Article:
"S'posin'" that a songwriter's story could be told almost purely through their song titles. "Let's Break the Good News": it is possible to at least provide a skeletel framework, especially if a songwriter is incredibly prolific. A writer with the genius of Raymond Queneau could, it seems likely, come up with an entire biography of Bob Dylan using only his song titles. The best an AMG hack can do with the likes of composer Paul Denniker is to point out that the titles of the many tunes he collaborated on from the '20s through the '40s tell more a tale of the times he lived in. Not much is revealed about the man, but perhaps that isn't so "Amazing".
The Denniker name itself is something glimpsed by many a jazz buff, but perhaps not committed to memory. A full evening of entertainment could be provided by Denniker titles that were recorded and transformed by Fats Waller. This talented pianist, singer and bandleader's career began in the same stable of songwriters, publishers and sheet music "demonstraters" as Denniker, Andy Razaf, Spencer Williams and Alex Hill. "S'posin'" eventually turned into a jazz standard, however, recorded by Miles Davis and many others. The tune was originally written in 1929 by Denniker with Razaf providing lyrics, became a hit for crooner Rudy Vallee and even inspired a whole series of similar songs--a cycle to which Denniker and Razaf were pleased to contribute, thus giving birth to "Wontcha" and "Perhaps".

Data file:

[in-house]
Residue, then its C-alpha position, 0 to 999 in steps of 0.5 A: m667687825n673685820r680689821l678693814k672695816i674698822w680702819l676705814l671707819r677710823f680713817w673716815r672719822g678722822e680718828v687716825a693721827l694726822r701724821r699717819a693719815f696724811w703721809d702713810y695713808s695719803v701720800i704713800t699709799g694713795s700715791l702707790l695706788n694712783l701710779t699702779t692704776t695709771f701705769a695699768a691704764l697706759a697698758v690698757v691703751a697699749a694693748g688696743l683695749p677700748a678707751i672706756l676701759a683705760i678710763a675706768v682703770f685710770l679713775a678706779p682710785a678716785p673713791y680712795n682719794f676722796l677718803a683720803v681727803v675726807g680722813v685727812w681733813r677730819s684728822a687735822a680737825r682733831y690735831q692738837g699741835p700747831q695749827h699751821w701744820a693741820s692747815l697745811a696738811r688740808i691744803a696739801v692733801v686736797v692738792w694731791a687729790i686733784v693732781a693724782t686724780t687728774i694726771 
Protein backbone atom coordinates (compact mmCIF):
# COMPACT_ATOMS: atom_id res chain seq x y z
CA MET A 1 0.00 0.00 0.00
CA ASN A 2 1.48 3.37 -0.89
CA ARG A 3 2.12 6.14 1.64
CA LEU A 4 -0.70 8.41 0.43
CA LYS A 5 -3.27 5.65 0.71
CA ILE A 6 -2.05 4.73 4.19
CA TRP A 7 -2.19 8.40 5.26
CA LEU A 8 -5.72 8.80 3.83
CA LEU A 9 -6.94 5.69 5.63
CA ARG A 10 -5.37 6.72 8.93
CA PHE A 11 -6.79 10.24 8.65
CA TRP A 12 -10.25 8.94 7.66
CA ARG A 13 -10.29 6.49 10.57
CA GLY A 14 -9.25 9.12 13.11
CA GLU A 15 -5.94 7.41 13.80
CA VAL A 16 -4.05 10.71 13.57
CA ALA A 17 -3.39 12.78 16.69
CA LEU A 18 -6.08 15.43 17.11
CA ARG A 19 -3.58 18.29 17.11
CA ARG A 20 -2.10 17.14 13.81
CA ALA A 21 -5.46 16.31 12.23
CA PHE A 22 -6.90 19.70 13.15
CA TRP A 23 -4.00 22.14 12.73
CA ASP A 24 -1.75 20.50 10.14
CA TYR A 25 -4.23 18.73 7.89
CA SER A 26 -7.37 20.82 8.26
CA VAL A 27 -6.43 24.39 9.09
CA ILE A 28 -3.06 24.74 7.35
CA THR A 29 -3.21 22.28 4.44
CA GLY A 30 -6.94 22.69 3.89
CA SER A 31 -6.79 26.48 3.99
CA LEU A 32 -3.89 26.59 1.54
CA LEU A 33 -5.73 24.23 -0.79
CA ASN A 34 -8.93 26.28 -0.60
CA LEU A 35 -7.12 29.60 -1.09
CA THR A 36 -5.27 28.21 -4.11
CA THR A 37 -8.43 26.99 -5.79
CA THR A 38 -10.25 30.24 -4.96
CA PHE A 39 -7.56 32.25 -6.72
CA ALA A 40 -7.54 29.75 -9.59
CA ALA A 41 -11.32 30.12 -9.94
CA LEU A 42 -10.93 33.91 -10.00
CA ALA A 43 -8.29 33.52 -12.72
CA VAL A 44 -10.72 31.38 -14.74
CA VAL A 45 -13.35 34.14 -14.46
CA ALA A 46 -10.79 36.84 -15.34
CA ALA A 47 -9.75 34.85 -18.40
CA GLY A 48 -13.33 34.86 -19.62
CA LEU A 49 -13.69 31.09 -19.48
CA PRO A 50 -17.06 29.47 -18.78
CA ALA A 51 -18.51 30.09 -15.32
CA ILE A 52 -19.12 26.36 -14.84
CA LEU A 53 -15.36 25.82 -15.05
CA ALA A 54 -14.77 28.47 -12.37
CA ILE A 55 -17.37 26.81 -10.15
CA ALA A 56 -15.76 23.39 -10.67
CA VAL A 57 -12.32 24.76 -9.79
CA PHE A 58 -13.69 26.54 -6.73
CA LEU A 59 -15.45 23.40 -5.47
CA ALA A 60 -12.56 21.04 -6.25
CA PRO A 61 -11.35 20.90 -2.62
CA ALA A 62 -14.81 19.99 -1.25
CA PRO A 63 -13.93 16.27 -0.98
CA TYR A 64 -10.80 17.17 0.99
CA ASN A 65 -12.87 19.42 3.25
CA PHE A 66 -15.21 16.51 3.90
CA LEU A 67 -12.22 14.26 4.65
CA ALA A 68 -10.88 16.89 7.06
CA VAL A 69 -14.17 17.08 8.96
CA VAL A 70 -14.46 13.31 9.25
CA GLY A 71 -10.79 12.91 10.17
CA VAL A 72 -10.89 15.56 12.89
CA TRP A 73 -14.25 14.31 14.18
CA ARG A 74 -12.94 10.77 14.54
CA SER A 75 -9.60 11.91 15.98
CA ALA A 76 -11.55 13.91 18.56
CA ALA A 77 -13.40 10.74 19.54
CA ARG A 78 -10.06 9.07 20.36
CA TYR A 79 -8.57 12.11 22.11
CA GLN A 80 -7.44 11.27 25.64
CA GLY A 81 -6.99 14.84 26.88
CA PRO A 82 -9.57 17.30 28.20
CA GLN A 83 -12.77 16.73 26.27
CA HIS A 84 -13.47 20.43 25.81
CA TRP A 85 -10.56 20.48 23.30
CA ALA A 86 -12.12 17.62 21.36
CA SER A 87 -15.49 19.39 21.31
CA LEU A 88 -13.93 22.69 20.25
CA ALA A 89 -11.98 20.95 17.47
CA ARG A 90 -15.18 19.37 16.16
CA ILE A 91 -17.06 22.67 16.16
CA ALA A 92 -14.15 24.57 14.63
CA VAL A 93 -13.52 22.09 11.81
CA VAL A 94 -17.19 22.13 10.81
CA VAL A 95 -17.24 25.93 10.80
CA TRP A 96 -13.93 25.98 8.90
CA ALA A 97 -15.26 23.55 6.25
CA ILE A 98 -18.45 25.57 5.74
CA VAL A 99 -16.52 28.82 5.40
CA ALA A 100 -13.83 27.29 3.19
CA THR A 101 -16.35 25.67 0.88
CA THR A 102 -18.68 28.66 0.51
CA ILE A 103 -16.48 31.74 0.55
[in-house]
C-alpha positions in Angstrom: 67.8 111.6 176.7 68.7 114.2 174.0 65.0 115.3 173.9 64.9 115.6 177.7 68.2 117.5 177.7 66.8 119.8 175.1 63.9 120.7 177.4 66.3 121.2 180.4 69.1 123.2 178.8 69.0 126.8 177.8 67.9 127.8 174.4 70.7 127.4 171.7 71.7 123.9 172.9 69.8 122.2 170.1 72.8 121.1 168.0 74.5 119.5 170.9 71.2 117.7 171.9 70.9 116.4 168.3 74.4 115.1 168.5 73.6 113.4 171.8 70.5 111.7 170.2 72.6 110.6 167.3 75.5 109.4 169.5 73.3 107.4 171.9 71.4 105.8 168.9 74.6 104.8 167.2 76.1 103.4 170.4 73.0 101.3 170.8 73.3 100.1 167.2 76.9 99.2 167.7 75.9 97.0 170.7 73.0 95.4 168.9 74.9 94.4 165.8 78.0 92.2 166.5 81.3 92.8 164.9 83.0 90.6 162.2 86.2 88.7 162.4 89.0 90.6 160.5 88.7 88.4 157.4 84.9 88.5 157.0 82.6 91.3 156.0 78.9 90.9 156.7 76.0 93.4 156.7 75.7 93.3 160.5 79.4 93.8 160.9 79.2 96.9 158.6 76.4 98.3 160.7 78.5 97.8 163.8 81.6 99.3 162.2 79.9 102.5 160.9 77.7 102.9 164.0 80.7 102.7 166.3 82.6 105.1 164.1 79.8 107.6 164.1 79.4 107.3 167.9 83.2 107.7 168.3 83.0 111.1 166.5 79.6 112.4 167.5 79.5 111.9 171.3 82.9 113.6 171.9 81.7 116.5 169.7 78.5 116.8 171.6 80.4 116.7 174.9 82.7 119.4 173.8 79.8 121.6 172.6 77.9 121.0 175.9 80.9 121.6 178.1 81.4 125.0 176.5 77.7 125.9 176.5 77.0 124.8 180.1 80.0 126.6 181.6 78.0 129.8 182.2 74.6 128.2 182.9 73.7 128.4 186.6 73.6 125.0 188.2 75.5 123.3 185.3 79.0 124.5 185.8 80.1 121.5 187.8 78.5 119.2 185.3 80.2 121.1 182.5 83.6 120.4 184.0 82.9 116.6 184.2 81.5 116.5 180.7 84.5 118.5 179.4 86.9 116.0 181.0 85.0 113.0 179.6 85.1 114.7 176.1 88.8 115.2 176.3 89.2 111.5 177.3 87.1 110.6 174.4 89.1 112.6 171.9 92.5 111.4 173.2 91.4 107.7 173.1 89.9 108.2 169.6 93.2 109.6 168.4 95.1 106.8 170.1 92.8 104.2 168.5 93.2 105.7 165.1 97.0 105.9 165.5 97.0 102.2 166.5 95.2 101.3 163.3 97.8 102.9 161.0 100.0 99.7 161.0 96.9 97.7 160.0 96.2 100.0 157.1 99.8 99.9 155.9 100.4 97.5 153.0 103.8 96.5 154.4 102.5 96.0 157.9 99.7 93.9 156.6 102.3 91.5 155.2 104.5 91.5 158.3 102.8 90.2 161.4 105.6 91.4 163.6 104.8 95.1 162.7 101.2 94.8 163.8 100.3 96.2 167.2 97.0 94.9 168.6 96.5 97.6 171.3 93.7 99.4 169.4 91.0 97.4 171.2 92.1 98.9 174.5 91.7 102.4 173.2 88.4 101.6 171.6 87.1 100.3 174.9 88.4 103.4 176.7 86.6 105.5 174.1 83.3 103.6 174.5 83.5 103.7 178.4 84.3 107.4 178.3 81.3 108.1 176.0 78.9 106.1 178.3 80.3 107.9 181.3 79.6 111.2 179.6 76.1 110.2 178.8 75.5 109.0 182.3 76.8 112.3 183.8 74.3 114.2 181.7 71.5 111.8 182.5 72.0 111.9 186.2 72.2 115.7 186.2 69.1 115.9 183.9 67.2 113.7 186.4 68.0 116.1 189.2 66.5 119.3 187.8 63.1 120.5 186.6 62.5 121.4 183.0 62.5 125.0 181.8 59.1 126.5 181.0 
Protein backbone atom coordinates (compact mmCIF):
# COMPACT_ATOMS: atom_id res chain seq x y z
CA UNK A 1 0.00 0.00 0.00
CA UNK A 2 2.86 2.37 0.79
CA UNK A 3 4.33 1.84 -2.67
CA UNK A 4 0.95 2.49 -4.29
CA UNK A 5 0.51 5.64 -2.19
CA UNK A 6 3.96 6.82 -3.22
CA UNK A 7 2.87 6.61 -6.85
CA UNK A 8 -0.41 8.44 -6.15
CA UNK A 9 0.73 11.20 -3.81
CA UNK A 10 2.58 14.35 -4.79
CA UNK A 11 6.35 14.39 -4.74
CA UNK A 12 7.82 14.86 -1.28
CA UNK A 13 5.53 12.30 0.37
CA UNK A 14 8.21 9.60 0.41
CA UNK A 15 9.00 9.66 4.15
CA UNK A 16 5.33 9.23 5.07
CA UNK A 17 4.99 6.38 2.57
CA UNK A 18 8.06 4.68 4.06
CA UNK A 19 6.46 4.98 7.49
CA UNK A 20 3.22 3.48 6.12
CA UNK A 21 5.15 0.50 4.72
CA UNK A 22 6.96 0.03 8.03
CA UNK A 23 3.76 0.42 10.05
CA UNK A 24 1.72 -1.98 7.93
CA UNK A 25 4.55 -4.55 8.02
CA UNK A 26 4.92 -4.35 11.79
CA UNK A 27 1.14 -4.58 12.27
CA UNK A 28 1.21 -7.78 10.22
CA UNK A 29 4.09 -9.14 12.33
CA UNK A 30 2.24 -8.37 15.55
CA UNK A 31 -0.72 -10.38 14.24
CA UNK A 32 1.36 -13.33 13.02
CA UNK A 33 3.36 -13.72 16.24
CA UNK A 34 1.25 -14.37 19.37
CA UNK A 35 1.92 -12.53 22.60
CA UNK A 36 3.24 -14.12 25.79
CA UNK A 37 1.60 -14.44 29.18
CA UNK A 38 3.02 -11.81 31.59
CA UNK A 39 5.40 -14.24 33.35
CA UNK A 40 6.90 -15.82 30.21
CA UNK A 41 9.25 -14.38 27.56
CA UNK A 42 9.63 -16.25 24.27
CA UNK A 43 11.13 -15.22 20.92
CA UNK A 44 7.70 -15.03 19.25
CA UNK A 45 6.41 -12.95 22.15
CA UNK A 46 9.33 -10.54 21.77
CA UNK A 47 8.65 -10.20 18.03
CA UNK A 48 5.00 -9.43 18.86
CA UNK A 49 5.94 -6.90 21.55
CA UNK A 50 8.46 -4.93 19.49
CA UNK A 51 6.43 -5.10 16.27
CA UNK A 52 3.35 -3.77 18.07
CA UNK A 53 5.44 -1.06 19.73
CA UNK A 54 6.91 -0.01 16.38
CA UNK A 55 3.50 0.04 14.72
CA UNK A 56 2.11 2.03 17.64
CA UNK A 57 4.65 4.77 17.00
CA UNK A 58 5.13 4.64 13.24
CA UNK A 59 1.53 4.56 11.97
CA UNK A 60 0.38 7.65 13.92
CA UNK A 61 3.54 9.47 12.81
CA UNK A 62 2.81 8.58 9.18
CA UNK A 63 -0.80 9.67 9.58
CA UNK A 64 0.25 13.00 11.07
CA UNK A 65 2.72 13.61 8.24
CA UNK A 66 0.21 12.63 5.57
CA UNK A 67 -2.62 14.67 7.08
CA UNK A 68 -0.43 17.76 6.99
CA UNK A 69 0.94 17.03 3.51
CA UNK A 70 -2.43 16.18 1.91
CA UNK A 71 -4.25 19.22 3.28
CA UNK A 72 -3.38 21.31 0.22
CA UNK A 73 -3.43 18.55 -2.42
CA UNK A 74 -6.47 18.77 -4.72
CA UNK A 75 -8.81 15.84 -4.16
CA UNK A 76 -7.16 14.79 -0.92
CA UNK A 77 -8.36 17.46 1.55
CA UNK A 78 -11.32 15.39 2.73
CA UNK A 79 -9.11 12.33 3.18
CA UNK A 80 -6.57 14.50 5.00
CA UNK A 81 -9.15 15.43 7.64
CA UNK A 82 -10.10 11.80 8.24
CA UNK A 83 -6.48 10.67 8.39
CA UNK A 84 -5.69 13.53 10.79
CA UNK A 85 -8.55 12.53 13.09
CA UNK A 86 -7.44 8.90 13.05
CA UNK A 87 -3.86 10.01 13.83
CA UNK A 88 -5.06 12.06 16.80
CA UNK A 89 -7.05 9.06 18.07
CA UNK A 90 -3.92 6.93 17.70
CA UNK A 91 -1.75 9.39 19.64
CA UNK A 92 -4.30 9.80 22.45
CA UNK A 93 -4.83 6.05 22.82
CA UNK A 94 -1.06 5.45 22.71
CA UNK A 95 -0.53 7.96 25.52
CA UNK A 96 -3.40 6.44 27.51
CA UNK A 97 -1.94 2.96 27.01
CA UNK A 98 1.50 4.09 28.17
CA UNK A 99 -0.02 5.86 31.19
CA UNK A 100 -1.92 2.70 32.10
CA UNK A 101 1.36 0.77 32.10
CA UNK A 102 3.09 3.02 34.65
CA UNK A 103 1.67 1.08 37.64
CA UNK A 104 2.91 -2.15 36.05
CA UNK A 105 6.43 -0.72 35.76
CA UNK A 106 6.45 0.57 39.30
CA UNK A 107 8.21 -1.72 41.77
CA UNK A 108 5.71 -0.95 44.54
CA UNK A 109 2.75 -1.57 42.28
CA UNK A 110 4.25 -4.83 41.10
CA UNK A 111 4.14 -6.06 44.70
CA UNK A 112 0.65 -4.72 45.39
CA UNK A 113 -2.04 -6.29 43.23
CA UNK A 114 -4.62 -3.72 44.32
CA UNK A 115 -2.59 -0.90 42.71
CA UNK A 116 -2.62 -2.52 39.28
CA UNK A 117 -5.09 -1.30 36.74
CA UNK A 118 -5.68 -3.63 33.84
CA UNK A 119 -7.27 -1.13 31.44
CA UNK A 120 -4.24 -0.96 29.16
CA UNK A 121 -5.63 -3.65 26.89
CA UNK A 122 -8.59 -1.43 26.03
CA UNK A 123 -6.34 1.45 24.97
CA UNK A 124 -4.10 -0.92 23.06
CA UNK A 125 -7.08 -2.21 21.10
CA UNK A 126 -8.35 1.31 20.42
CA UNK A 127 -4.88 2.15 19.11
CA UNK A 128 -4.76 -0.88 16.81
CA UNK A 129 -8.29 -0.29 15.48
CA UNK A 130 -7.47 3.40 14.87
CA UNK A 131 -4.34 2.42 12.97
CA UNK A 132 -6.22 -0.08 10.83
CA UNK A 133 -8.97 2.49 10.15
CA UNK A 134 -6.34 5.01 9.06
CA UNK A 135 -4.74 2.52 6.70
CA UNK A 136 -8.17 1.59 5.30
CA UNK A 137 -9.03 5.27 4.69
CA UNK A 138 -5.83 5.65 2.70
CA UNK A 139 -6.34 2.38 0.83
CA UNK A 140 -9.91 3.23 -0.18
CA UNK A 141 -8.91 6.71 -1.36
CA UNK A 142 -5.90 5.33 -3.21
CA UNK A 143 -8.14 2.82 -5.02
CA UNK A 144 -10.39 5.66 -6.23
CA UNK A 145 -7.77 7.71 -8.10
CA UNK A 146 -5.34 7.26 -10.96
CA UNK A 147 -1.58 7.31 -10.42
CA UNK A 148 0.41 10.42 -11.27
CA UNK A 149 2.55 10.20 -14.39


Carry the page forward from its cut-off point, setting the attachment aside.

So it went on Tin Pan Alley, each new popular trend providing marching orders for different combinations of tunesmiths. Denniker worked frequently with Razaf but had other writing parters such as Don Redman, Joe Davis, Will Osborne and Edwin Gilbert. One day the assignment might be to change the sexual orientation of a ballad, from "She Belongs to Me" to "He Belongs to Me". There were alsopolitical themes as in "Mr. Swing For President", unfortunately scribbled out to promote the losing candidate. In the mid '30s Hawaiian music became popular; Denniker responded with his own songwriting luau, squinting at the "Hawaiian Starlight" and dozing off "In My Dream of Waikiki".
When the song "Christopher Columbus" was discovered in a big way by the listening public, historical figures became the new songwriting assignment. "Queen Isabella" was a natural subject; then Razaf, Denniker and Davis wrote about "Nero", providing a choice assignment for any session fiddler. Naughty material was also something these fellows could churn out: "Shake Your Can, She's Nine Months Gone" and "Where Can I Find a Cherry" are--wince--part of the catalogue of Razaf and Denniker, although it is the former writer who can be blamed for both subject matter and lyrics.